Poor visual acuity affects millions of people worldwide. The condition can be caused by myopia, hyperopia, astigmatism, and higher-order aberrations (HOAs). The last can affect visual acuity and quality of vision even after sphere and cylinder have been corrected. The corneal surface is the source of most HOAs, but some arise from the crystalline lens or, more rarely, the endothelium.
Each optical component of the eye contributes to the refractive index. The tear film, for example, is extremely influential, which means slight irregularities in the anterior corneal surface can degrade visual acuity. Some patients with corneal HOAs achieve a greater improvement in quality of life from their elimination than the correction of their refractive error.
Effective customized or wavefront-guided excimer laser treatments can result in better visual outcomes and a lower risk of complications than traditional excimer laser surgery.
The latest diagnostic devices provide quantitative and qualitative analyses of various optical properties, including corneal curvature, elevation, pachymetry, power, and wavefront errors. The most recent advance is the ability to measure the epithelium with anterior segment OCT. Earlier research provided insight into epithelial remodeling after refractive surgery1 that surgeons can take into account when planning laser treatment. It must be remembered, however, that biomechanical weakening and changes in the curvature gradient influence overall corneal shape and can therefore impair vision.2
PLANNING AND TREATMENT
Surgical planning. Customized excimer laser treatment that targets HOAs can improve patients’ visual acuity and overall quality of vision, but it cannot always achieve an emmetropic result (Figure). Corneal thickness, the degree of refractive error, and the overall health of the eye factor into the outcome (Table). Effective surgical planning requires a deep understanding of ablation algorithms and their influence on the optical system.
Treatment options. Some excimer laser systems have software that can automatically identify the refraction. This is most beneficial to save corneal tissue instead of simply targeting emmetropia. Whether the planning is done manually or automatically, another key is to determine which HOAs impair the patient’s visual acuity and then target a treatment to eliminate them. This selective approach can save corneal tissue.
▶ Option 1. The STARE-X protocol, developed by Rechichi and Mazzota,3 combines customized removal of the epithelium and HOA treatment with CXL to improve corneal regularity in keratoconic eyes.
▶ Option 2. Shetty described the topography-based removal of the corneal epithelium in keratoconic eyes to improve patients’ vision. Treatment regularizes the cornea, after which accelerated CXL is performed. The ablation depth and area are customized.4
▶ Option 3. Sequential customized therapeutic keratectomy is another tissue-sparing approach that reshapes the corneal surface to address HOAs. Wavefront-guided customized transepithelial ablation that prioritizes the correction of HOAs is performed, followed by wet phototherapeutic keratectomy (PTK).5,6 The idea of regularizing and smoothing the anterior corneal surface with the help of PTK and a masking fluid has been around since the early days of broad beam excimer lasers.7,8
▶ Option 4. PTK alone may be an option for some patients with poor visual acuity due to recurrent corneal erosions, corneal dystrophy, corneal degeneration (eg, climatic droplet keratopathy, Salzmann nodular degeneration, calcific band keratopathy), corneal scarring, bullous keratopathy, keratitis, keratoconus, and possibly refractive surgery complications.9 Other options exist but are not mentioned here.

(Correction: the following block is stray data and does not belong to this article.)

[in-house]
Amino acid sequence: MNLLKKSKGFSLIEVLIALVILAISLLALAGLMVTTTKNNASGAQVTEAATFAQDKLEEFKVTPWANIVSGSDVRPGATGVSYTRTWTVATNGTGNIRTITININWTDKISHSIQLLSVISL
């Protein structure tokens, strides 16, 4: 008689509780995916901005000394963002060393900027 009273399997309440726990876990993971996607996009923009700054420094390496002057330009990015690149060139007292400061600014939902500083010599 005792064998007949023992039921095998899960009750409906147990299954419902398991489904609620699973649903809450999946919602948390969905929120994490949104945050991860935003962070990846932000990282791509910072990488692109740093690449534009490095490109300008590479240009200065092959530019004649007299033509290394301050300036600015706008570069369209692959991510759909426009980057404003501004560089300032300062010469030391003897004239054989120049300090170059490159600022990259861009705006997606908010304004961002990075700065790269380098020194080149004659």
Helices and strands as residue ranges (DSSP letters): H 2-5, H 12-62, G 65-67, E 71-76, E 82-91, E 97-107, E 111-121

For certain individuals, corneal HOAs have a more deleterious impact on their visual acuity than refractive error. Several customized surgical approaches to eliminating HOAs have been described. The goal of treatment is to enhance patients’ quality of life while conserving corneal tissue.
1. Reinstein DZ, Archer TJ, Gobbe M, Silverman RH, Coleman DJ. Epithelial thickness in the normal cornea: three-dimensional display with Artemis very high-frequency digital ultrasound. J Refract Surg. 2008;24(6):571-581.
2. Vinciguerra P, Roberts CJ, Albé E, et al. Corneal curvature gradient map: a new corneal topography map to predict the corneal healing process. J Refract Surg. 2014;30(3):202-207.
3. Rechichi M, Mazzotta C. CXL alone versus in combination with the STARE-X protocol. Cataract & Refractive Surgery Today Europe. October 2018. Accessed June 8, 2023. https://crstodayeurope.com/articles/oct-2018/cxl-alone-versus-in-combination-with-the-stare-x-protocol
4. Shetty R, Ahuja P, D‘Souza S, et al. Simultaneous topography-guided PRK/CXL versus topography-assisted PTK/CXL: 1-year prospective outcomes in keratoconic eyes. J Refract Surg. 2021;37(8):562-569.
5. Vinciguerra P, Lippera M. Sequential customized therapeutic keratectomy. Cataract & Refractive Surgery Today. February 2022. Accessed June 8, 2023. https://crstoday.com/articles/feb-2022/sequential-customized-therapeutic-keratectomy
6. Vinciguerra P, Vinciguerra R, Randleman JB, Torres I, Morenghi E, Camesasca FI. Sequential customized therapeutic keratectomy for Reis-Bücklers’ corneal dystrophy: long-term follow-up. J Refract Surg. 2018;34(10):682-688.
7. Rapuano CJ. Excimer laser phototherapeutic keratectomy. Int Ophthalmol Clin. 1996;36(4):127-136.
8. Sekundo W, Geerling G. Phototherapeutische keratektomie. Grundprinzipien, techniken und indikationen. Ophthalmologe. 2006;103(7):563-569.
9. Deshmukh R, Reddy JC, Rapuano CJ, Vaddavalli PK. Phototherapeutic keratectomy: indications, methods and decision making. Indian J Ophthalmol. 2020;68(12):2856-2866.